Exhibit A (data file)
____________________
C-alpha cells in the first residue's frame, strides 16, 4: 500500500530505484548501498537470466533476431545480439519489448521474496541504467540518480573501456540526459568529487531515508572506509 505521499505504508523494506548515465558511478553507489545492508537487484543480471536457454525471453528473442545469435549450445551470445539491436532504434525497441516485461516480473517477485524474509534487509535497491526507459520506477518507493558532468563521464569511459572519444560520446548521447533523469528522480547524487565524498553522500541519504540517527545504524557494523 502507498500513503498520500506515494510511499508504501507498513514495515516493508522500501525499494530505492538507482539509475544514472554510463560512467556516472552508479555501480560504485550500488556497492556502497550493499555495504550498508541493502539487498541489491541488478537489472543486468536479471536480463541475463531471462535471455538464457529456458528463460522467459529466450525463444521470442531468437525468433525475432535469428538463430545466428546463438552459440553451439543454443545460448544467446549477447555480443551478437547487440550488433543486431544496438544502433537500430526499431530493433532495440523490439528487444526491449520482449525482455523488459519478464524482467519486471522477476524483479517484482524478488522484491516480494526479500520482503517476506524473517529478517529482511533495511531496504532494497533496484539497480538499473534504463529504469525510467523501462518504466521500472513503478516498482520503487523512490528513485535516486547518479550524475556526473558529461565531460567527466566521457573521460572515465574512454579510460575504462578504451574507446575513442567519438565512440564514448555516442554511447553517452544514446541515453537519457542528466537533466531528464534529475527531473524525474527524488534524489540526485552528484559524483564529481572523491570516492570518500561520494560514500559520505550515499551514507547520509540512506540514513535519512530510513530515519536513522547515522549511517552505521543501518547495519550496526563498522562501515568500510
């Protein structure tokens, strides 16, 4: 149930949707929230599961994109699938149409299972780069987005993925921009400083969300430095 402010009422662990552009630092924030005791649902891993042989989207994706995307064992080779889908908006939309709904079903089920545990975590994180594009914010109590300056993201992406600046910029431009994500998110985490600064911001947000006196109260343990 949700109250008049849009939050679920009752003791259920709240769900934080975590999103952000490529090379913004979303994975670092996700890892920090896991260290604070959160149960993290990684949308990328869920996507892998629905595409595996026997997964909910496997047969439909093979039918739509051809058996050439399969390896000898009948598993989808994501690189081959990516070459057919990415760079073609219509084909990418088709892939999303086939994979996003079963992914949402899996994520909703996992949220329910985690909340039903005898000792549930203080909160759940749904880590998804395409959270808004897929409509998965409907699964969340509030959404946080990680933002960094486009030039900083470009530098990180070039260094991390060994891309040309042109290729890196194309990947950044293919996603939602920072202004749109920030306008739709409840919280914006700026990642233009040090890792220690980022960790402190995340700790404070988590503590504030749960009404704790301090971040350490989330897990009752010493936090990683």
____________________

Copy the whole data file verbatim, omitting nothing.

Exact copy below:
C-alpha cells in the first residue's frame, strides 16, 4: 500500500530505484548501498537470466533476431545480439519489448521474496541504467540518480573501456540526459568529487531515508572506509 505521499505504508523494506548515465558511478553507489545492508537487484543480471536457454525471453528473442545469435549450445551470445539491436532504434525497441516485461516480473517477485524474509534487509535497491526507459520506477518507493558532468563521464569511459572519444560520446548521447533523469528522480547524487565524498553522500541519504540517527545504524557494523 502507498500513503498520500506515494510511499508504501507498513514495515516493508522500501525499494530505492538507482539509475544514472554510463560512467556516472552508479555501480560504485550500488556497492556502497550493499555495504550498508541493502539487498541489491541488478537489472543486468536479471536480463541475463531471462535471455538464457529456458528463460522467459529466450525463444521470442531468437525468433525475432535469428538463430545466428546463438552459440553451439543454443545460448544467446549477447555480443551478437547487440550488433543486431544496438544502433537500430526499431530493433532495440523490439528487444526491449520482449525482455523488459519478464524482467519486471522477476524483479517484482524478488522484491516480494526479500520482503517476506524473517529478517529482511533495511531496504532494497533496484539497480538499473534504463529504469525510467523501462518504466521500472513503478516498482520503487523512490528513485535516486547518479550524475556526473558529461565531460567527466566521457573521460572515465574512454579510460575504462578504451574507446575513442567519438565512440564514448555516442554511447553517452544514446541515453537519457542528466537533466531528464534529475527531473524525474527524488534524489540526485552528484559524483564529481572523491570516492570518500561520494560514500559520505550515499551514507547520509540512506540514513535519512530510513530515519536513522547515522549511517552505521543501518547495519550496526563498522562501515568500510
């Protein structure tokens, strides 16, 4: 149930949707929230599961994109699938149409299972780069987005993925921009400083969300430095 402010009422662990552009630092924030005791649902891993042989989207994706995307064992080779889908908006939309709904079903089920545990975590994180594009914010109590300056993201992406600046910029431009994500998110985490600064911001947000006196109260343990 949700109250008049849009939050679920009752003791259920709240769900934080975590999103952000490529090379913004979303994975670092996700890892920090896991260290604070959160149960993290990684949308990328869920996507892998629905595409595996026997997964909910496997047969439909093979039918739509051809058996050439399969390896000898009948598993989808994501690189081959990516070459057919990415760079073609219509084909990418088709892939999303086939994979996003079963992914949402899996994520909703996992949220329910985690909340039903005898000792549930203080909160759940749904880590998804395409959270808004897929409509998965409907699964969340509030959404946080990680933002960094486009030039900083470009530098990180070039260094991390060994891309040309042109290729890196194309990947950044293919996603939602920072202004749109920030306008739709409840919280914006700026990642233009040090890792220690980022960790402190995340700790404070988590503590504030749960009404704790301090971040350490989330897990009752010493936090990683």